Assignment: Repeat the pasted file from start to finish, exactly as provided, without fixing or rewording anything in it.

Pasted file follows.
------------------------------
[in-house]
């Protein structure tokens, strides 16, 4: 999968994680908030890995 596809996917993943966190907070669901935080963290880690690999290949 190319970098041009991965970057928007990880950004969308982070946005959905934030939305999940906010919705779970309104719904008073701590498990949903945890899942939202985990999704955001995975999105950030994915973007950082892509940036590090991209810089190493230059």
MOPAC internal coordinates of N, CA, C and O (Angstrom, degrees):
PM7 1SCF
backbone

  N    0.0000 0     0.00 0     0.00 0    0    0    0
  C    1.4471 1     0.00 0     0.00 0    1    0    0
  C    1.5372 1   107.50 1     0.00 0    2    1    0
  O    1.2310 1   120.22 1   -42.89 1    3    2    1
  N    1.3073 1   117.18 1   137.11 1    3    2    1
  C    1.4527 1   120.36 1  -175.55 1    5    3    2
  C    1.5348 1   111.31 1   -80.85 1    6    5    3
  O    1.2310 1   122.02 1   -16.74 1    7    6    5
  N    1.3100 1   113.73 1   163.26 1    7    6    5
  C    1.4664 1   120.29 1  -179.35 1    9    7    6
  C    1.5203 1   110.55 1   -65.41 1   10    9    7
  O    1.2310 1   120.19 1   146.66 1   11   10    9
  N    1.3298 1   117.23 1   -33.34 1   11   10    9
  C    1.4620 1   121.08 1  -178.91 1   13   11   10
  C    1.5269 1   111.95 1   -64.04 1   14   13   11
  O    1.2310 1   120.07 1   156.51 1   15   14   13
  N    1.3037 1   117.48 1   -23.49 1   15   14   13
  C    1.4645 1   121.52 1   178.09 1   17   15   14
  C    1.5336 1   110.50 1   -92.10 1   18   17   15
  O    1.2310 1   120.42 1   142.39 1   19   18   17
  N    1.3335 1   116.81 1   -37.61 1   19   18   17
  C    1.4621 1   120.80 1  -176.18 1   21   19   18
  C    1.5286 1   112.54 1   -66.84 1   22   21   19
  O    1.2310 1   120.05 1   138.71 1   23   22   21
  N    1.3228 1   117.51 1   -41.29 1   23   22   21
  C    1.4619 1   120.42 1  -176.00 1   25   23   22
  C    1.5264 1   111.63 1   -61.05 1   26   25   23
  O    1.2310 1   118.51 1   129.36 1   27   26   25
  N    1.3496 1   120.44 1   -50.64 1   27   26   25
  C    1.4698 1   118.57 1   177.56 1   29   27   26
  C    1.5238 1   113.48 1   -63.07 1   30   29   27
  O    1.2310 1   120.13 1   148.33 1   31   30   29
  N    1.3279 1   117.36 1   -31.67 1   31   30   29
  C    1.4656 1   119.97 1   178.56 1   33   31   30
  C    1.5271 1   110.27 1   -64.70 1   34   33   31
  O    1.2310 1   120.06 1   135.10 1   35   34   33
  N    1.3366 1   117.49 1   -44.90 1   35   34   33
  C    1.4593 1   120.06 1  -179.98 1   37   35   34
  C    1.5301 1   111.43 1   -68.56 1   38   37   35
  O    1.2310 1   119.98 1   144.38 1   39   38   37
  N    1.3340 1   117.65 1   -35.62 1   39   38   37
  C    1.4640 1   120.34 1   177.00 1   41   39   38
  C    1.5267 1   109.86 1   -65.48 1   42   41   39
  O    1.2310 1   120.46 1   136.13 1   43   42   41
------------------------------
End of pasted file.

[in-house]
């Protein structure tokens, strides 16, 4: 999968994680908030890995 596809996917993943966190907070669901935080963290880690690999290949 190319970098041009991965970057928007990880950004969308982070946005959905934030939305999940906010919705779970309104719904008073701590498990949903945890899942939202985990999704955001995975999105950030994915973007950082892509940036590090991209810089190493230059």
MOPAC internal coordinates of N, CA, C and O (Angstrom, degrees):
PM7 1SCF
backbone

  N    0.0000 0     0.00 0     0.00 0    0    0    0
  C    1.4471 1     0.00 0     0.00 0    1    0    0
  C    1.5372 1   107.50 1     0.00 0    2    1    0
  O    1.2310 1   120.22 1   -42.89 1    3    2    1
  N    1.3073 1   117.18 1   137.11 1    3    2    1
  C    1.4527 1   120.36 1  -175.55 1    5    3    2
  C    1.5348 1   111.31 1   -80.85 1    6    5    3
  O    1.2310 1   122.02 1   -16.74 1    7    6    5
  N    1.3100 1   113.73 1   163.26 1    7    6    5
  C    1.4664 1   120.29 1  -179.35 1    9    7    6
  C    1.5203 1   110.55 1   -65.41 1   10    9    7
  O    1.2310 1   120.19 1   146.66 1   11   10    9
  N    1.3298 1   117.23 1   -33.34 1   11   10    9
  C    1.4620 1   121.08 1  -178.91 1   13   11   10
  C    1.5269 1   111.95 1   -64.04 1   14   13   11
  O    1.2310 1   120.07 1   156.51 1   15   14   13
  N    1.3037 1   117.48 1   -23.49 1   15   14   13
  C    1.4645 1   121.52 1   178.09 1   17   15   14
  C    1.5336 1   110.50 1   -92.10 1   18   17   15
  O    1.2310 1   120.42 1   142.39 1   19   18   17
  N    1.3335 1   116.81 1   -37.61 1   19   18   17
  C    1.4621 1   120.80 1  -176.18 1   21   19   18
  C    1.5286 1   112.54 1   -66.84 1   22   21   19
  O    1.2310 1   120.05 1   138.71 1   23   22   21
  N    1.3228 1   117.51 1   -41.29 1   23   22   21
  C    1.4619 1   120.42 1  -176.00 1   25   23   22
  C    1.5264 1   111.63 1   -61.05 1   26   25   23
  O    1.2310 1   118.51 1   129.36 1   27   26   25
  N    1.3496 1   120.44 1   -50.64 1   27   26   25
  C    1.4698 1   118.57 1   177.56 1   29   27   26
  C    1.5238 1   113.48 1   -63.07 1   30   29   27
  O    1.2310 1   120.13 1   148.33 1   31   30   29
  N    1.3279 1   117.36 1   -31.67 1   31   30   29
  C    1.4656 1   119.97 1   178.56 1   33   31   30
  C    1.5271 1   110.27 1   -64.70 1   34   33   31
  O    1.2310 1   120.06 1   135.10 1   35   34   33
  N    1.3366 1   117.49 1   -44.90 1   35   34   33
  C    1.4593 1   120.06 1  -179.98 1   37   35   34
  C    1.5301 1   111.43 1   -68.56 1   38   37   35
  O    1.2310 1   119.98 1   144.38 1   39   38   37
  N    1.3340 1   117.65 1   -35.62 1   39   38   37
  C    1.4640 1   120.34 1   177.00 1   41   39   38
  C    1.5267 1   109.86 1   -65.48 1   42   41   39
  O    1.2310 1   120.46 1   136.13 1   43   42   41